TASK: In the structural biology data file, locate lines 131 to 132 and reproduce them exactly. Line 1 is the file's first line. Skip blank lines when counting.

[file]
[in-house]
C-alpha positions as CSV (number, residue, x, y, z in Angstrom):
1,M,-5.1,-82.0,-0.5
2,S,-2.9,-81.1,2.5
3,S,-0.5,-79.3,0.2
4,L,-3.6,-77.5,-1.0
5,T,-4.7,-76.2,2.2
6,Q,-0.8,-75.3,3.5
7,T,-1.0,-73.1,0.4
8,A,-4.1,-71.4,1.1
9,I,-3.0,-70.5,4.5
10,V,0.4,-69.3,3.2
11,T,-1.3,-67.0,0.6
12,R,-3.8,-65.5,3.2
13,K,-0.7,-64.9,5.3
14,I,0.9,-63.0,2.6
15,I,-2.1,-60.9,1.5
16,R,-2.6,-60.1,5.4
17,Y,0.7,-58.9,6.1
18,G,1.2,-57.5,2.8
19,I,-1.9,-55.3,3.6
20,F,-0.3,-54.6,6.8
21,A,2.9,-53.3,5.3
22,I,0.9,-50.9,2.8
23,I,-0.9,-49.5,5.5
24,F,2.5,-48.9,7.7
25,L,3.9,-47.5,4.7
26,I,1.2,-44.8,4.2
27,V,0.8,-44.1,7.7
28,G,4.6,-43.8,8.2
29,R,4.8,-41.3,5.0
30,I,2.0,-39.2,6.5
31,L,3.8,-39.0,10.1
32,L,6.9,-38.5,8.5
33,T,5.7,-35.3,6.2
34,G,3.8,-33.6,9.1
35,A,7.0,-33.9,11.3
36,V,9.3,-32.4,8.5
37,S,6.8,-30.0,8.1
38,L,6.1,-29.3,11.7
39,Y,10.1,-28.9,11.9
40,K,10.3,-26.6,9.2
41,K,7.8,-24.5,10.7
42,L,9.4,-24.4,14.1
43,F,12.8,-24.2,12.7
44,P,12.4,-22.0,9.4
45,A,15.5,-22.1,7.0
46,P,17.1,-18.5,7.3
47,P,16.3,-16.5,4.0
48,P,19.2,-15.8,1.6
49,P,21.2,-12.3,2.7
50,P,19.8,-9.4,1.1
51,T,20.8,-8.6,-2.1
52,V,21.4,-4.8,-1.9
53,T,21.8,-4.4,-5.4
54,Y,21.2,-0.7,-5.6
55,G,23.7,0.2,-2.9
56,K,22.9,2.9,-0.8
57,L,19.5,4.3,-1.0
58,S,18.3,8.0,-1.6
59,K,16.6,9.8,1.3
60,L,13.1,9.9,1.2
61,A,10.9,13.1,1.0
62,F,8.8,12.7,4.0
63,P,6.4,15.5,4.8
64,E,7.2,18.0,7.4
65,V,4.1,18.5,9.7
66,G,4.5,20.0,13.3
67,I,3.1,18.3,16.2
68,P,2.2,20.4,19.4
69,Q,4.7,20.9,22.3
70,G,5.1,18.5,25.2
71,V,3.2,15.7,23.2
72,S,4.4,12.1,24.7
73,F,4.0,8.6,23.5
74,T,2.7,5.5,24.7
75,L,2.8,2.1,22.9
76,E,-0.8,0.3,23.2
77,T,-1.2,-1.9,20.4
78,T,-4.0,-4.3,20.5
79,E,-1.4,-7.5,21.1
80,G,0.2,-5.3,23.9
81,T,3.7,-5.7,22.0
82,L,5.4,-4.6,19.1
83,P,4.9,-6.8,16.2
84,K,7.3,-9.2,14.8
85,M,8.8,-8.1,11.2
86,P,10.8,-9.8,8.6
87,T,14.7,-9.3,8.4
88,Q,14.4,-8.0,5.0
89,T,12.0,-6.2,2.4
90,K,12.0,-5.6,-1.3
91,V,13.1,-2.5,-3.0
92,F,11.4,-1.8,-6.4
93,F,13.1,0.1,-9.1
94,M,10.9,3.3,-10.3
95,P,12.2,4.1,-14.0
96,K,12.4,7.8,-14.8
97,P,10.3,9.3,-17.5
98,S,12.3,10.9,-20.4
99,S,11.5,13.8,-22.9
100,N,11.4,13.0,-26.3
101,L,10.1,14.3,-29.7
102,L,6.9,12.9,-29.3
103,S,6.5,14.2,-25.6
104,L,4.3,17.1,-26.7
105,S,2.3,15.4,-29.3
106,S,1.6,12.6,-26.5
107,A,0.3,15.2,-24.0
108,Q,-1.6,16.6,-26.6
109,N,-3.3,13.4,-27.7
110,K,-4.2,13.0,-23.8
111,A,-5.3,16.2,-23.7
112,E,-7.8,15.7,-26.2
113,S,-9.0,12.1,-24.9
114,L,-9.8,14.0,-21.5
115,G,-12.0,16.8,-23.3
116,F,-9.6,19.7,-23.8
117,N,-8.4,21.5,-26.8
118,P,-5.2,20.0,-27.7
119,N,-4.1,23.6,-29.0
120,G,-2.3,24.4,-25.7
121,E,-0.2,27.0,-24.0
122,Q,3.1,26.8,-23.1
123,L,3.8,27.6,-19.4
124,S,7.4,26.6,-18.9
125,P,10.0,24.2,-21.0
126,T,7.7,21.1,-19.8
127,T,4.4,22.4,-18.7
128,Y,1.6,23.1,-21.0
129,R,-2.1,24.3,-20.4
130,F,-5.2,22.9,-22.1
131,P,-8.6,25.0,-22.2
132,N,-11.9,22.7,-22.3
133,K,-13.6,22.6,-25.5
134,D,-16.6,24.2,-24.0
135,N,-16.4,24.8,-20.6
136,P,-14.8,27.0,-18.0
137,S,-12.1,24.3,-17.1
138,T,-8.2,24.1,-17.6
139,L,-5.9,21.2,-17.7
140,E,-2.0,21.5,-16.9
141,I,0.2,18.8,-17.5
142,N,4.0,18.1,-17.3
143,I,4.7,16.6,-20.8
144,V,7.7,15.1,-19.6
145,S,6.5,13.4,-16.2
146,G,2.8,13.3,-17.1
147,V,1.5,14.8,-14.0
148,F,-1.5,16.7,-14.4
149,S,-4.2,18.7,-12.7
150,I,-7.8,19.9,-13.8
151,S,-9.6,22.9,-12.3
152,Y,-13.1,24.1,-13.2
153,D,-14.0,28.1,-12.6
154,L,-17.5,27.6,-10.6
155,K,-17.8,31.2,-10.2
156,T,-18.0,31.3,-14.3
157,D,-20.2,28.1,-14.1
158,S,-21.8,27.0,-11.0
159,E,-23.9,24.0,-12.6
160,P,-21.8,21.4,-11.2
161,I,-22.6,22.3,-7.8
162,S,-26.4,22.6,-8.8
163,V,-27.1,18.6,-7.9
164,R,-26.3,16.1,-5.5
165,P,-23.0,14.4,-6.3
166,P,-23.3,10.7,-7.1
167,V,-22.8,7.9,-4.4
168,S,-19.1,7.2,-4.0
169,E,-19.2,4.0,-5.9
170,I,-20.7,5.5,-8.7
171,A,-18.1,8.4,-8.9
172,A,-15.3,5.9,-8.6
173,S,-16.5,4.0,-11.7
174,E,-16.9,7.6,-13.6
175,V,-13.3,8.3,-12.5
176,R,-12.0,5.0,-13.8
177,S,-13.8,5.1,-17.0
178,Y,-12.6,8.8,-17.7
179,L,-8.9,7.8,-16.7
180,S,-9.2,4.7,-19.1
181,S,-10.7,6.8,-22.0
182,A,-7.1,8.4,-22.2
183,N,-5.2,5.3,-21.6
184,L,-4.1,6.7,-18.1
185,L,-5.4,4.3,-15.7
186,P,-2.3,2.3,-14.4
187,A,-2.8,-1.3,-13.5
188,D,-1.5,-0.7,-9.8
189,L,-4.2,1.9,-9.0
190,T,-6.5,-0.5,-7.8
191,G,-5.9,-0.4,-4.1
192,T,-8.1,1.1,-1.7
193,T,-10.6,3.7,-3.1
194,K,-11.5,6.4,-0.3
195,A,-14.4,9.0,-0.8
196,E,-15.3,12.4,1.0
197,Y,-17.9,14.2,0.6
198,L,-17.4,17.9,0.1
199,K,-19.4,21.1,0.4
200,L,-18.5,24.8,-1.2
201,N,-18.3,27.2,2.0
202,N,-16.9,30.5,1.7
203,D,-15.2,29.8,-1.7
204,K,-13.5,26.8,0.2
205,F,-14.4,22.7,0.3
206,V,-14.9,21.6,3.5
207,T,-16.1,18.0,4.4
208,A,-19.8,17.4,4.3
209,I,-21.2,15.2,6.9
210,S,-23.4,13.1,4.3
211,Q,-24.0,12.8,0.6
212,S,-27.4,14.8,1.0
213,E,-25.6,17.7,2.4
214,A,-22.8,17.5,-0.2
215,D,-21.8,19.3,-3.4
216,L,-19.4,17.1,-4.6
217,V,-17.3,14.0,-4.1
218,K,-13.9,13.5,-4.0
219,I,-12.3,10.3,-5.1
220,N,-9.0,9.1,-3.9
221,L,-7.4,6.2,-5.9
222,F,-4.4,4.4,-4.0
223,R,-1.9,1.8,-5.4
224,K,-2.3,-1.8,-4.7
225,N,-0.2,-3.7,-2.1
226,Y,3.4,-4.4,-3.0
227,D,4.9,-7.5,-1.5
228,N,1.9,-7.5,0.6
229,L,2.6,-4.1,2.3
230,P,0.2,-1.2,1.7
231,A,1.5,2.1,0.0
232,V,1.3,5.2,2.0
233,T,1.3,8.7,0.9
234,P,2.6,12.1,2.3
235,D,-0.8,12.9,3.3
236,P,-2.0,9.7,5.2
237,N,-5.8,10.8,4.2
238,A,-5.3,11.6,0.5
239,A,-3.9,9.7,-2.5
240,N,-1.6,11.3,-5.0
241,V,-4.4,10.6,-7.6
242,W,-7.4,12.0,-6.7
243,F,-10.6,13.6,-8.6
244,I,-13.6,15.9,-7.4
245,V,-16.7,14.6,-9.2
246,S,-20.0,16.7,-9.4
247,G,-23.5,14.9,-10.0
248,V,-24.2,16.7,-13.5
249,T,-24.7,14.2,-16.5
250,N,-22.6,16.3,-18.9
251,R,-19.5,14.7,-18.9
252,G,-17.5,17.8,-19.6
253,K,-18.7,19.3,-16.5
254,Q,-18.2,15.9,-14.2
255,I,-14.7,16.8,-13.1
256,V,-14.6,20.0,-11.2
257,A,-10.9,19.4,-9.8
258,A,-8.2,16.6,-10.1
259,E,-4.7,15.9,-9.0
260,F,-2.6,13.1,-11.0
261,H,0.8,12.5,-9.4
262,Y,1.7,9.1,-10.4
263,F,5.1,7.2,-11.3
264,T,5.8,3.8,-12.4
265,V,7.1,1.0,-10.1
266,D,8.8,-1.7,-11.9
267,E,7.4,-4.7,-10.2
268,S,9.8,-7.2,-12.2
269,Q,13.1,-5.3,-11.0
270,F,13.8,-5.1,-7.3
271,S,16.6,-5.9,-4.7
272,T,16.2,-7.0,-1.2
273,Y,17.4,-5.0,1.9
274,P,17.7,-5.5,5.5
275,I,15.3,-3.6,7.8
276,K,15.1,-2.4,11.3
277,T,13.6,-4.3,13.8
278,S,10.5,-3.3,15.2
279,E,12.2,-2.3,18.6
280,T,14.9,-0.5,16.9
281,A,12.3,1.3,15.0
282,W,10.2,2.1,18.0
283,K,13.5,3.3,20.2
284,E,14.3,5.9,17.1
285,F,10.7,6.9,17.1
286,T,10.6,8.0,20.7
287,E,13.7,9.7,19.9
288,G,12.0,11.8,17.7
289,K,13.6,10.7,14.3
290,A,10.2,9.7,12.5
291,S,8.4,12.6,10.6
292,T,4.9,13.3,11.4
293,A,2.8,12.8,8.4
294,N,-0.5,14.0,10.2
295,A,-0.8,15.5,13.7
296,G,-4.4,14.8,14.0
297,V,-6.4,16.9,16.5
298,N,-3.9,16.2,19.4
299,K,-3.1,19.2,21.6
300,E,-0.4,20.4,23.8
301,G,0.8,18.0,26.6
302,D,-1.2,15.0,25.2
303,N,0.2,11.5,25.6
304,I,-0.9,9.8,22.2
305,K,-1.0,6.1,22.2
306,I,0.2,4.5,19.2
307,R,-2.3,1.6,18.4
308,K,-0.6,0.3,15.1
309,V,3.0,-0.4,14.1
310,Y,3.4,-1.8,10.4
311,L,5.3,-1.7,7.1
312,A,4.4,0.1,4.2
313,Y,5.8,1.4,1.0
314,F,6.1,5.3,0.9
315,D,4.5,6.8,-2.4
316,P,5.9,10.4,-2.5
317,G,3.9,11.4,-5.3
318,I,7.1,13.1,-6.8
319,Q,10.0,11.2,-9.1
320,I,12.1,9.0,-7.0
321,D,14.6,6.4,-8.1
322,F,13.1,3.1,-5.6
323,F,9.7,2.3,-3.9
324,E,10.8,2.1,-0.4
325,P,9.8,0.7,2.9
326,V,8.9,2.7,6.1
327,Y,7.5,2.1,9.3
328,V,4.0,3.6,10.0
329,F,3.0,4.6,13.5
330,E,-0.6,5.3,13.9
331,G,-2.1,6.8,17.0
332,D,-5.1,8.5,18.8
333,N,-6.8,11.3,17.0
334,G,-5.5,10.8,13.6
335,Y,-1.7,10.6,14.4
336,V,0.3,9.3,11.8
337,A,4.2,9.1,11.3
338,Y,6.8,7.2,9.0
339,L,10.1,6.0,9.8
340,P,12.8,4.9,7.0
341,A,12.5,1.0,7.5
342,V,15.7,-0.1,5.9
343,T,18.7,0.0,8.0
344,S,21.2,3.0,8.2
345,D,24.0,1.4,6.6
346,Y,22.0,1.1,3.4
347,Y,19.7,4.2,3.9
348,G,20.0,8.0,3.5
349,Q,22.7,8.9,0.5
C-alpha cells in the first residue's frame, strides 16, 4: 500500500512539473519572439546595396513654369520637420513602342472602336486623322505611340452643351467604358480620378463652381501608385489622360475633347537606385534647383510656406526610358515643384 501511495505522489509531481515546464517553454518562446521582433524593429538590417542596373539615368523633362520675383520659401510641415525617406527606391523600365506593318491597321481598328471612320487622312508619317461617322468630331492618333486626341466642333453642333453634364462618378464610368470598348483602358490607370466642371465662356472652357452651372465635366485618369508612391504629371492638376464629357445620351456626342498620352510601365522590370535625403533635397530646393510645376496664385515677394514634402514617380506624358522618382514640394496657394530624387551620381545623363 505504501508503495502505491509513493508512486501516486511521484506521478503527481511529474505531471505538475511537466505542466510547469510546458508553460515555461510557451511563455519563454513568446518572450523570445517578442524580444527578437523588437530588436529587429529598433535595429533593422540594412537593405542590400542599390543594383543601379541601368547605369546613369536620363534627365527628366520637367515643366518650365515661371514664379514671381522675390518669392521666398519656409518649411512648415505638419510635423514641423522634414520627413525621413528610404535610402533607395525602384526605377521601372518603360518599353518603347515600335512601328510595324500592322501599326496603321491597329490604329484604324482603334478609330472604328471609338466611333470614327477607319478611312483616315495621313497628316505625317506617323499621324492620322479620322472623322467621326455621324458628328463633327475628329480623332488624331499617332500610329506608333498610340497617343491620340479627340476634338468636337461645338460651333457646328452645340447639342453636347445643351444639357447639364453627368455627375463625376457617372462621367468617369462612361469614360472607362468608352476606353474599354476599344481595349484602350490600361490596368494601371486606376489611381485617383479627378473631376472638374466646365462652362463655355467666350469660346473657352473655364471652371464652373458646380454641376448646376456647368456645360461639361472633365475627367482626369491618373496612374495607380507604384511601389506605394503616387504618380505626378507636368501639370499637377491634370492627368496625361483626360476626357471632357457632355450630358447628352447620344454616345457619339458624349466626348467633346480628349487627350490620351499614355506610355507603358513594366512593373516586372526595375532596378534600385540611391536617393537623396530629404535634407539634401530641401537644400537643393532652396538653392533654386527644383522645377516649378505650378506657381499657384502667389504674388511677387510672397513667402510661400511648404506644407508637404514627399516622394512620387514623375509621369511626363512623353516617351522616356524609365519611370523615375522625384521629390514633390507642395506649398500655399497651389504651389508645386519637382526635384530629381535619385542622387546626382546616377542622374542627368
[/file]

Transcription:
129,R,-2.1,24.3,-20.4
130,F,-5.2,22.9,-22.1